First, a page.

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Introduction to Chip Carving: An Artisan Course with Murray Taylor

$19.99

Product Description

Murray Taylor is a highly respected woodcarver working in North Wales. Originally trained in jewelery making and design, he carries both his craftsmanship and design skills to his woodcarving, and undertakes a wide range of commissioins for clients.

Murray teaches chip carving and has devel­oped over the years a clear and inspiring course that enables students to master the findamental skills and techniques, opening up a whole new world of exciting design and creation.

In this comprehensive DVD, Murray Taylor teaches everything you need to get started with chip carving. With a clear and inspiring teaching style, Murray shows how to master the techniques of geometric and freeform carving. This is all supplemented by a wealth of information that will help beginners and more advanced carvers alike.

The DVD also includes a great Introductory Project to get you started.

 

DVD CONTENTS:

  • SELECTING WOOD
  • EQUIPMENT
  • GEOMETRIC PATTERNS
  • SHARPENING
  • LAYING OUT PANELS
  • FREEFORM CARVING
  • APPLYING FINISHES
  • SOURCES FOR DESIGN
  • INTRODUCTORY PROJECT

 * Two free design templates included with DVD

NTSC | English | Stereo | Color | Widescreen | Shot and mastered in HD |  Copyright © 2015 Artisan Media Ltd.  

Total Running Time: 2hr 6min

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Product Reviews

  1. This is a much needed DVD teaching the basics of chip carving and is an essential part of any carvers tool kit.

    Posted by Frank Rowlands on 25th Nov 2015

    Having done chip carving for quite some time, I was curious to see the content of this DVD. Murray Taylor has done an excellent job explaining and demonstrating the skills involved in chip carving. Although it is aimed primarily at beginners there is a lot of useful information for the more experienced chip carvers, which I myself have found very useful. It is a step by step guide, easy to follow and understand, to help and encourage anybody who is interested in the skills of chip carving. Everything is covered from selecting wood, drawing lines and patterns, equipment required, sharpening your knives, freeform carving through to finishing a piece of work. The DVD finishes with a project carving two coasters (pattern included) which Murray guides you through to your first finished piece.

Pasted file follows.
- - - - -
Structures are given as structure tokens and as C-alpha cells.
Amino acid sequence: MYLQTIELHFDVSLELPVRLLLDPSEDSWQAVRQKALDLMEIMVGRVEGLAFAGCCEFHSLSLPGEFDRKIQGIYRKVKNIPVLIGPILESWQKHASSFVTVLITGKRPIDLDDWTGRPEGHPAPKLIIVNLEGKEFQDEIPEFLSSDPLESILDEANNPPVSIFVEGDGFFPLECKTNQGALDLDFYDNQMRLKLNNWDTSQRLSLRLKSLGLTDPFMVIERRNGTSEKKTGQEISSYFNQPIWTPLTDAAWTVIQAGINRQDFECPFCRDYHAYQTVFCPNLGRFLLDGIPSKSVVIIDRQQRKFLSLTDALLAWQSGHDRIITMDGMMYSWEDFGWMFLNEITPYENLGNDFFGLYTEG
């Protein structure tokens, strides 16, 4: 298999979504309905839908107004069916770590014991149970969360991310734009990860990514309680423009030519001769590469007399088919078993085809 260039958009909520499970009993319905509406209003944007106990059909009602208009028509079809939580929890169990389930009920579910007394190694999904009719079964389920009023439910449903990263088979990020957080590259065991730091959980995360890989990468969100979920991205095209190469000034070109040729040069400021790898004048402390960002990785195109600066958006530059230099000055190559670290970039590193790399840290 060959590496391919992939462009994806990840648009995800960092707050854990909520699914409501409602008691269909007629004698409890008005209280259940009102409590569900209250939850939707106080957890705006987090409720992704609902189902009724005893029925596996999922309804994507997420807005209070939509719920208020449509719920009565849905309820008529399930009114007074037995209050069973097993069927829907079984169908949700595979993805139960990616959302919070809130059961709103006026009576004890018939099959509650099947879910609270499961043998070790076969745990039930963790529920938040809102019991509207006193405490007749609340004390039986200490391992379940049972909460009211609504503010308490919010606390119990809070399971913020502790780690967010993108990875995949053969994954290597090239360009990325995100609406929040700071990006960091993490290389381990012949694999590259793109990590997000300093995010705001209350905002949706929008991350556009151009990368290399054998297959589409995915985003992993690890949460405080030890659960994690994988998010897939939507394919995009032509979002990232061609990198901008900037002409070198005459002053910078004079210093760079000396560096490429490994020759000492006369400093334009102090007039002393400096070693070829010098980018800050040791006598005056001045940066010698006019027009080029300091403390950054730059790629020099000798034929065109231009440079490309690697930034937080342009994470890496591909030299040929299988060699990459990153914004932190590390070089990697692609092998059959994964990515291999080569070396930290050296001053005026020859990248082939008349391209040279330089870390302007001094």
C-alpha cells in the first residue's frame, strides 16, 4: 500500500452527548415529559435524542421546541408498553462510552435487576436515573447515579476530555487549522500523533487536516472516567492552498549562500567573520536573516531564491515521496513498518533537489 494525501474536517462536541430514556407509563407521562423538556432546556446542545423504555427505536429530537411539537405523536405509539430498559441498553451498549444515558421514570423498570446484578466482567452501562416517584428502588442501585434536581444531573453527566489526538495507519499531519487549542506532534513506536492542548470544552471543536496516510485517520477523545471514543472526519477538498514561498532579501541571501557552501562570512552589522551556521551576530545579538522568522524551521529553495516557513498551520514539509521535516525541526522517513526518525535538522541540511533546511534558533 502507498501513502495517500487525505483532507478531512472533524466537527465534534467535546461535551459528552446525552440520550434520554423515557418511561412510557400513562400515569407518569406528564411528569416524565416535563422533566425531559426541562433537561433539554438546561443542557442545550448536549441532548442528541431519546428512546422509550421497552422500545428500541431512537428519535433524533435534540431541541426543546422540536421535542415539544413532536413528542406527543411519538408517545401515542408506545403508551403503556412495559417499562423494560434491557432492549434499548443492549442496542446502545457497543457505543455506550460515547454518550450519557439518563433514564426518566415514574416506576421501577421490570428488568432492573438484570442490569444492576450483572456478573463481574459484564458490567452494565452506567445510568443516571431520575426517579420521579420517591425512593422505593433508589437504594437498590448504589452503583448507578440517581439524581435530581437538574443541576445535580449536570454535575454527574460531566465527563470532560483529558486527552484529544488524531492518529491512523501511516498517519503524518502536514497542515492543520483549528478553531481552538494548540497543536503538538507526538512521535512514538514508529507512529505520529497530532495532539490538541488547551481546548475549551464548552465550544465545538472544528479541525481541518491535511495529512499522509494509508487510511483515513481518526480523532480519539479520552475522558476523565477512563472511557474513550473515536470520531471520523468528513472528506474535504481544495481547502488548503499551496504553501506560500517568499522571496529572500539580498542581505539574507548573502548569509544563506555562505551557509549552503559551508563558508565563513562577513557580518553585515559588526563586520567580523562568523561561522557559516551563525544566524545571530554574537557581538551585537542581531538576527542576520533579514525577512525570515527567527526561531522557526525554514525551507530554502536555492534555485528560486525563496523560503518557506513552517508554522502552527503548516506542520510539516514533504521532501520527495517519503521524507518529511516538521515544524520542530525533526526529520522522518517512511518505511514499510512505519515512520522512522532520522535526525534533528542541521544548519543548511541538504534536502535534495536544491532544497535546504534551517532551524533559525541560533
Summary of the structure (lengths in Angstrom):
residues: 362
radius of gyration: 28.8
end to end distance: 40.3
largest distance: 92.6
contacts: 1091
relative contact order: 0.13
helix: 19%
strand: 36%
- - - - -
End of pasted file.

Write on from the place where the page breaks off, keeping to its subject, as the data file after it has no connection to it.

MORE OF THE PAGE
This is a much needed DVD teaching the basics of chip carving and is an essential part of any carvers tool kit.


  2. This DVD is a must for all those who wish to learn the art of chip carving

    Posted by Doug Mudd - Cheshire, UK on 24th Nov 2015

    .........I have been making display tables for the British and European bonsai fraternity since 2004, and have recently realised that some of my designs could benefit from the addition of a carved detail.
    I struggled, for a while, with the techniques and aesthetics until I stumbled upon Murray's DVD. He has a wealth of knowledge both in carving and, most importantly, in sharpening techniques. His concise method of communicating these skills is a joy. After very little time, I was able to carve the details I required with confidence.
    This DVD is a must for all those who wish to learn the art of chip carving. Murray even includes a template to enable the buyer to carve two coasters!
    Brilliant Murray, and thank you very much..............